A Washington-based organization is spearheading a drive to correct what it sees as common misconceptions about Turkey, hoping to change how Americans see the massacre of Armenians in World War I and educate them about Turkey’s role in rebuilding Iraq.
The Assembly of Turkish American Associations (ATAA) already has organized meetings in 11 cities and will continue to tour the United States with meetings and lectures in an additional 19 cities.
The program, inspired by ATAA President Nurten Ural, aims to teach Turkish Americans how to be more active citizens and how to defend and promote themselves in American society.
According to a Turkish Embassy registry, there are about 150,000 Turks living in the United States. ATAA puts the number at 250,000, counting ethnic-Turkish immigrants from countries other than Turkey.
The assembly, representing more than 60 leading Turkish-American organizations across the country, sees its main goals as explaining Turkey’s account of the Armenian massacres and overcoming common prejudices against Turks.
The effort by the Turkish-American assembly will have to counter a strong Armenian lobby in the United States. Several U.S. cities — especially in California, Michigan and Massachusetts — have large Armenian populations with considerable political influence. One estimate put the number of Armenian Americans at 1.5 million.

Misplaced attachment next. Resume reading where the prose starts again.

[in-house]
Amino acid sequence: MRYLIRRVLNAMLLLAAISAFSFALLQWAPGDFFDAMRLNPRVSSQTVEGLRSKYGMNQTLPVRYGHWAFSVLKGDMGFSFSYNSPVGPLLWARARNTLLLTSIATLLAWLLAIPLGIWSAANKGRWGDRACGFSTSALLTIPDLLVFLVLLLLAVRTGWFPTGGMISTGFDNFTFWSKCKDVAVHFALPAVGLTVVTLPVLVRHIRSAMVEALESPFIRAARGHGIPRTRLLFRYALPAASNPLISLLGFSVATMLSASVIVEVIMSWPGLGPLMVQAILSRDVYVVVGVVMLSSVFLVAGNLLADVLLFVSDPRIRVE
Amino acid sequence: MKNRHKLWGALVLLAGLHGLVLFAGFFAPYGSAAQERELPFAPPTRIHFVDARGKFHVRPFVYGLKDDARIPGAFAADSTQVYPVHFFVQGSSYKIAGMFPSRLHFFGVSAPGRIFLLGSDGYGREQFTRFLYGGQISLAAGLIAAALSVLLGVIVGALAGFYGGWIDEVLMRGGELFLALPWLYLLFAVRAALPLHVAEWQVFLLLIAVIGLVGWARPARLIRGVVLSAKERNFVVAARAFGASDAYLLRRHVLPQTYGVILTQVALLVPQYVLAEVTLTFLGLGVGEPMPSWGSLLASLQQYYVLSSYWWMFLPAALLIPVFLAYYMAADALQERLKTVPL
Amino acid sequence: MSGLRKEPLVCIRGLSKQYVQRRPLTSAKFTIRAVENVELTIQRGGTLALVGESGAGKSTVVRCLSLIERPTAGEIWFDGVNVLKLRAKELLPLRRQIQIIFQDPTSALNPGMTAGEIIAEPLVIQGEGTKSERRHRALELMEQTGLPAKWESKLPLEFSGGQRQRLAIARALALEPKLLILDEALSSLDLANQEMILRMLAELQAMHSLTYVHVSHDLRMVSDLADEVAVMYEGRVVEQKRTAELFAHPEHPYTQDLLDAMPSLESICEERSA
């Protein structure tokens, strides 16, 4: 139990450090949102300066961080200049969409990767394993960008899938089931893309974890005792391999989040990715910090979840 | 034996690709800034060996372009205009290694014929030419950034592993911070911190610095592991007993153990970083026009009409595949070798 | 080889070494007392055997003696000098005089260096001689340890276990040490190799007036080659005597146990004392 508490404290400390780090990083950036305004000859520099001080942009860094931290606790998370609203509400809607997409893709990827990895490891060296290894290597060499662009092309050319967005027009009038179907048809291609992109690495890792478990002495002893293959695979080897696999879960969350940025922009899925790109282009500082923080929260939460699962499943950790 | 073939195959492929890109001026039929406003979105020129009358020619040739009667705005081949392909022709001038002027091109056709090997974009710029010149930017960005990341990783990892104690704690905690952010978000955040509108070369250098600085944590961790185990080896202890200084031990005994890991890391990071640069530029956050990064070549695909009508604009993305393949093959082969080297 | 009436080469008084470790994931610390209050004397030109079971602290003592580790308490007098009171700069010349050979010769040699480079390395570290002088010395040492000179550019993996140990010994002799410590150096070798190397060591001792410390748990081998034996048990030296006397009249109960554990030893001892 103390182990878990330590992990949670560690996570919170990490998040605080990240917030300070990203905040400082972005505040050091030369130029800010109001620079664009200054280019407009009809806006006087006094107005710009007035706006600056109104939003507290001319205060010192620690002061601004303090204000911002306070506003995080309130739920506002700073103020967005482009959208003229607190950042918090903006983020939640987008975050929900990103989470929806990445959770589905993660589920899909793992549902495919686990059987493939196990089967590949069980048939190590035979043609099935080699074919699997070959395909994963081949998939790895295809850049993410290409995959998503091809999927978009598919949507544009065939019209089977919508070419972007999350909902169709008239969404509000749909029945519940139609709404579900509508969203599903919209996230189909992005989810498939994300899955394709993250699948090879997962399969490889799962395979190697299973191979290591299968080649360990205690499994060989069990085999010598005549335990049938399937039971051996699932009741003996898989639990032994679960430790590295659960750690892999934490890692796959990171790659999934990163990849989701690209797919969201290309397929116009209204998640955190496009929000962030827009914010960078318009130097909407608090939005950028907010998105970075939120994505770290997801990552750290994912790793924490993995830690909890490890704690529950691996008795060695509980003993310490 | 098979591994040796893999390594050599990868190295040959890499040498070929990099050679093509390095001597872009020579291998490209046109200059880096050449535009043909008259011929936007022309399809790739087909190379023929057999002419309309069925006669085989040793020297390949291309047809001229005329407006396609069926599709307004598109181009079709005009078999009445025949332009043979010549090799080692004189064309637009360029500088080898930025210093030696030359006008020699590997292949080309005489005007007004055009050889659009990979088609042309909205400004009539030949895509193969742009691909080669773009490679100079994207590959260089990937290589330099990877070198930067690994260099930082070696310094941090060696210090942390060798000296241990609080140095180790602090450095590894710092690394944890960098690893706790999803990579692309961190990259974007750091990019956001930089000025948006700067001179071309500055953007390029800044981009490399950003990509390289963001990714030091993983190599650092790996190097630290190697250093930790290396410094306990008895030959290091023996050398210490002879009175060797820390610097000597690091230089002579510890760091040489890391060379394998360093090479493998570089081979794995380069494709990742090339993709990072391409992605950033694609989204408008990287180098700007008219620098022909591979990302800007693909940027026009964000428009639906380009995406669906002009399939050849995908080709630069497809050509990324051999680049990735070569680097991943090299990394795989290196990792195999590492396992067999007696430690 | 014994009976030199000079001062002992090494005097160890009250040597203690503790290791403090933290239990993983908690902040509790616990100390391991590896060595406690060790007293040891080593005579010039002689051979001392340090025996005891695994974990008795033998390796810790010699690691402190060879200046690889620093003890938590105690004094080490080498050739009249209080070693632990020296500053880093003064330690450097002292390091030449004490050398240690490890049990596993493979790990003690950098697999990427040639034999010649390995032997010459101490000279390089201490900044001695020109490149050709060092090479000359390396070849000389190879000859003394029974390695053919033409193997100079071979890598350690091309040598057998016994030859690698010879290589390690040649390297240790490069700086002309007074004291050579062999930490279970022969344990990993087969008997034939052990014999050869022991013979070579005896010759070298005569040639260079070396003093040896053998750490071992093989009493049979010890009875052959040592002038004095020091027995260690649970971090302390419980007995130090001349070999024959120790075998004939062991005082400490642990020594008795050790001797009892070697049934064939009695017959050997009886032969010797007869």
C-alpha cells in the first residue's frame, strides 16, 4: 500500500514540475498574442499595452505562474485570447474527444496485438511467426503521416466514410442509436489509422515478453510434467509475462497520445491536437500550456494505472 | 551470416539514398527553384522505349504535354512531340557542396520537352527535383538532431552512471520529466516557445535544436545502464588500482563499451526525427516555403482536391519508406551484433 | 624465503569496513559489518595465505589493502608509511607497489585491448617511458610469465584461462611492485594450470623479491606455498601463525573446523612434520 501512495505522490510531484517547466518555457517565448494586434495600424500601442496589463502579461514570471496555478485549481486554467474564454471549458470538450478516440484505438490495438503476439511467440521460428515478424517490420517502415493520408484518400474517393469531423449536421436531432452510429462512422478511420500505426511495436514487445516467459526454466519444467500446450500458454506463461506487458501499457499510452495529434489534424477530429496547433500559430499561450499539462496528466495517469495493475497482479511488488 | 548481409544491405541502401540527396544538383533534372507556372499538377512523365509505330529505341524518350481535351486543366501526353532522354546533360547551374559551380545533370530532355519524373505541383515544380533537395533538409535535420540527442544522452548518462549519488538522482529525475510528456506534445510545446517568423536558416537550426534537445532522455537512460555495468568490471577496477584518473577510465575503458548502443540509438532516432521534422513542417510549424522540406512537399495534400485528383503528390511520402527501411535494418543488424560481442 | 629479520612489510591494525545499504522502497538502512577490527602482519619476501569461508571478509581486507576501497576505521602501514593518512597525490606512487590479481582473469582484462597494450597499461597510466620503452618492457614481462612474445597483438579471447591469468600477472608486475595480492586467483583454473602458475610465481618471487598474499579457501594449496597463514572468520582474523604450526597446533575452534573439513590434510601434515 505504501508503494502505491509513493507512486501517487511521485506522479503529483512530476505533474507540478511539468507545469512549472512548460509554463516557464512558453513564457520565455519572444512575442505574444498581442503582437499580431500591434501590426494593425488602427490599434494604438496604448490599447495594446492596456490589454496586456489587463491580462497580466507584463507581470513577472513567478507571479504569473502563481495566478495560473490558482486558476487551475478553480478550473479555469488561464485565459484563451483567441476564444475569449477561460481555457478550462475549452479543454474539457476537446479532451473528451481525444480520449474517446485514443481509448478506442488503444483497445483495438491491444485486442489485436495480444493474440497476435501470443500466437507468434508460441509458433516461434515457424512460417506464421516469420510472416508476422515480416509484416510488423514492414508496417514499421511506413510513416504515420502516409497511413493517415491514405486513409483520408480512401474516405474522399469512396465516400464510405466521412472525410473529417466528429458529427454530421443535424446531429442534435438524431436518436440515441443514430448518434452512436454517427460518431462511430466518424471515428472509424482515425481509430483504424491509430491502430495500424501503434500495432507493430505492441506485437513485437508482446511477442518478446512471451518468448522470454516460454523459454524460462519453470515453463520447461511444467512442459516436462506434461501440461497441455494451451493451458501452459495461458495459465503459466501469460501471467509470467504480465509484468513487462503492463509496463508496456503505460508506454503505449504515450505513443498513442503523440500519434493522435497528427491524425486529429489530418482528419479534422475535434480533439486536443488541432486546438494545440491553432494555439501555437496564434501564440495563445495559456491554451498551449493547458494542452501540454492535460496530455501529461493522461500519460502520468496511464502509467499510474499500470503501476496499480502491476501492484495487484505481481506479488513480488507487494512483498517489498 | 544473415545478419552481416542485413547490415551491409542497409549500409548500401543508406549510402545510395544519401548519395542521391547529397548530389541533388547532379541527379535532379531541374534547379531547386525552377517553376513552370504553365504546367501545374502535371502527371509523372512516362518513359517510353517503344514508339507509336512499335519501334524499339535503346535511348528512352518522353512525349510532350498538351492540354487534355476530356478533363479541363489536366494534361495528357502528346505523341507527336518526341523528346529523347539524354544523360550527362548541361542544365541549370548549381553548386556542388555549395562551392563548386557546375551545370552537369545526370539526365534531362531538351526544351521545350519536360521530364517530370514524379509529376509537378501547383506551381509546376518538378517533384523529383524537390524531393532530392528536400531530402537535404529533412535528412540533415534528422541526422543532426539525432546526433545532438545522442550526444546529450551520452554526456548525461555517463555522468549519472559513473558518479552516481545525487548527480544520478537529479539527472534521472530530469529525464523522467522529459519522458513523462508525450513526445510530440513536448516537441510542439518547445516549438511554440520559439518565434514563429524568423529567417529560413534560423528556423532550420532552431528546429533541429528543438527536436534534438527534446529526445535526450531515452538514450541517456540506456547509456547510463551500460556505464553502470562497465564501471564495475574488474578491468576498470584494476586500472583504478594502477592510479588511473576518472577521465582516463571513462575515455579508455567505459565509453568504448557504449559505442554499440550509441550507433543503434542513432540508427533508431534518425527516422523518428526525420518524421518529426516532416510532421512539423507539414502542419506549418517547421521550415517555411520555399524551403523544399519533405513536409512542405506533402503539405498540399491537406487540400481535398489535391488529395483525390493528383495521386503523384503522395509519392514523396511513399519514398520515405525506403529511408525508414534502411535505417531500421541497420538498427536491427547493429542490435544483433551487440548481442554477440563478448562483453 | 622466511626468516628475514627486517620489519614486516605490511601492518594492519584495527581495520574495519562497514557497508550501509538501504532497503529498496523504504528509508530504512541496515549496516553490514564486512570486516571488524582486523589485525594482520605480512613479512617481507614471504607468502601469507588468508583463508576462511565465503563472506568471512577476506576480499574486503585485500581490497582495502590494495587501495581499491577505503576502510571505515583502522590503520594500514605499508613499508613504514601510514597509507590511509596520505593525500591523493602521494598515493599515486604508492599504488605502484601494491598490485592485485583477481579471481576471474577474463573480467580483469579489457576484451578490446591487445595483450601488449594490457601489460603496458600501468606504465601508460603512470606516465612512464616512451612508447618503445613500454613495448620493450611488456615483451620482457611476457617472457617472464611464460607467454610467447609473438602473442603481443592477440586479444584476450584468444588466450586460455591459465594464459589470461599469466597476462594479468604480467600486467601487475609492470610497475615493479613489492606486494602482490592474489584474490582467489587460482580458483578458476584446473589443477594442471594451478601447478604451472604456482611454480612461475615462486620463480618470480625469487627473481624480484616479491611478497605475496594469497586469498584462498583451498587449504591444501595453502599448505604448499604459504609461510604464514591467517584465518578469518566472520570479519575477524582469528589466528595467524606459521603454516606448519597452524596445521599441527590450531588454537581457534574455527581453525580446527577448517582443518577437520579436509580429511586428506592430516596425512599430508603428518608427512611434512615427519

The Armenian lobby won a significant victory in October when, despite an appeal from President Bush, the House Foreign Affairs Committee passed a resolution describing the killing of Armenians by Ottoman Turks as genocide.
As many as 1 million Armenians died at the hands of the Ottoman Empire during World War I, according to the Armenians, who describe the deaths as genocide. Turks acknowledge that large numbers of people died, but they object to the use of the word genocide.
“We are seeking dialogue with Armenian Americans. Rather than monologue on the Armenian perspective, we want broad and deep debate regarding all the facts and the law,” said Gunay Evinch, the president-elect of the ATAA.
“I would like to be clear that in no way does the Turkish-American community or Turkey deny the massacres of Armenians,” Mr. Evinch said.
“We also call for sincere attention to the 1.1 million Muslims and Jews who perished during the Armenian Revolt, 1885-1919, in the same area of eastern Ottoman Anatolia and under the same conditions under which Armenians died. The truth we seek is the complete truth.”
The organization also wants Americans and their government to better understand what Turkey is doing to help the United States in Iraq.
The ATAA points out that Turkey has made large donations to Iraq for humanitarian purposes and construction work, while helping with military training and in establishing a dialogue among Iraq groups and factions.
Mr. Evinch said he worries that the image of Turkish Americans will be hurt by television shows that depict people of Turkish heritage as Islamic terrorists.
“There wasn’t one [event] in American history, let alone European history, when we had Turkish people engaged in Islamic terrorism,” he said.